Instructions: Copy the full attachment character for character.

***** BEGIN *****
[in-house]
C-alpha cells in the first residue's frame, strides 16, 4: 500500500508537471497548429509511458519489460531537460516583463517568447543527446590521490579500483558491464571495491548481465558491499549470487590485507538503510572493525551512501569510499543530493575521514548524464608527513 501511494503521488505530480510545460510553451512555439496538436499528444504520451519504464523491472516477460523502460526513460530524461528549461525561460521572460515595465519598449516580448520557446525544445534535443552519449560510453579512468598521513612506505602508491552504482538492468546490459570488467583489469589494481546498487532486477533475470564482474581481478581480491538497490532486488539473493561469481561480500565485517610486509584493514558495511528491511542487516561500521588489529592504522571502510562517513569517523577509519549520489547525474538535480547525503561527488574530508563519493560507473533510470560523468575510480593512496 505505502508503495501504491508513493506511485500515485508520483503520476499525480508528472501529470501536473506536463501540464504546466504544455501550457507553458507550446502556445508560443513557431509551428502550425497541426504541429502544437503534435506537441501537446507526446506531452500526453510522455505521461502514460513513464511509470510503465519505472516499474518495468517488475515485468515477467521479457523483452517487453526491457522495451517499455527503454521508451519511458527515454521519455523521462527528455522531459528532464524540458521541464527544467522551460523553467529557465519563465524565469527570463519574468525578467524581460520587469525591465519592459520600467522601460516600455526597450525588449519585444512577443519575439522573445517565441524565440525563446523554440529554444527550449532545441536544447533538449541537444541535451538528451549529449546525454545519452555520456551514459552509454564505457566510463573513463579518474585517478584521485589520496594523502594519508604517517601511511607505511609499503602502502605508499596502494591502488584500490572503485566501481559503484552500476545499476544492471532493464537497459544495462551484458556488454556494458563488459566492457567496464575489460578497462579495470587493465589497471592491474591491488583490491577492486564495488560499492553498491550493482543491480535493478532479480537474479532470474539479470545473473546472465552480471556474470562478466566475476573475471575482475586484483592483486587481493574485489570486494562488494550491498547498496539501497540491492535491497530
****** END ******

[in-house]
C-alpha cells in the first residue's frame, strides 16, 4: 500500500508537471497548429509511458519489460531537460516583463517568447543527446590521490579500483558491464571495491548481465558491499549470487590485507538503510572493525551512501569510499543530493575521514548524464608527513 501511494503521488505530480510545460510553451512555439496538436499528444504520451519504464523491472516477460523502460526513460530524461528549461525561460521572460515595465519598449516580448520557446525544445534535443552519449560510453579512468598521513612506505602508491552504482538492468546490459570488467583489469589494481546498487532486477533475470564482474581481478581480491538497490532486488539473493561469481561480500565485517610486509584493514558495511528491511542487516561500521588489529592504522571502510562517513569517523577509519549520489547525474538535480547525503561527488574530508563519493560507473533510470560523468575510480593512496 505505502508503495501504491508513493506511485500515485508520483503520476499525480508528472501529470501536473506536463501540464504546466504544455501550457507553458507550446502556445508560443513557431509551428502550425497541426504541429502544437503534435506537441501537446507526446506531452500526453510522455505521461502514460513513464511509470510503465519505472516499474518495468517488475515485468515477467521479457523483452517487453526491457522495451517499455527503454521508451519511458527515454521519455523521462527528455522531459528532464524540458521541464527544467522551460523553467529557465519563465524565469527570463519574468525578467524581460520587469525591465519592459520600467522601460516600455526597450525588449519585444512577443519575439522573445517565441524565440525563446523554440529554444527550449532545441536544447533538449541537444541535451538528451549529449546525454545519452555520456551514459552509454564505457566510463573513463579518474585517478584521485589520496594523502594519508604517517601511511607505511609499503602502502605508499596502494591502488584500490572503485566501481559503484552500476545499476544492471532493464537497459544495462551484458556488454556494458563488459566492457567496464575489460578497462579495470587493465589497471592491474591491488583490491577492486564495488560499492553498491550493482543491480535493478532479480537474479532470474539479470545473473546472465552480471556474470562478466566475476573475471575482475586484483592483486587481493574485489570486494562488494550491498547498496539501497540491492535491497530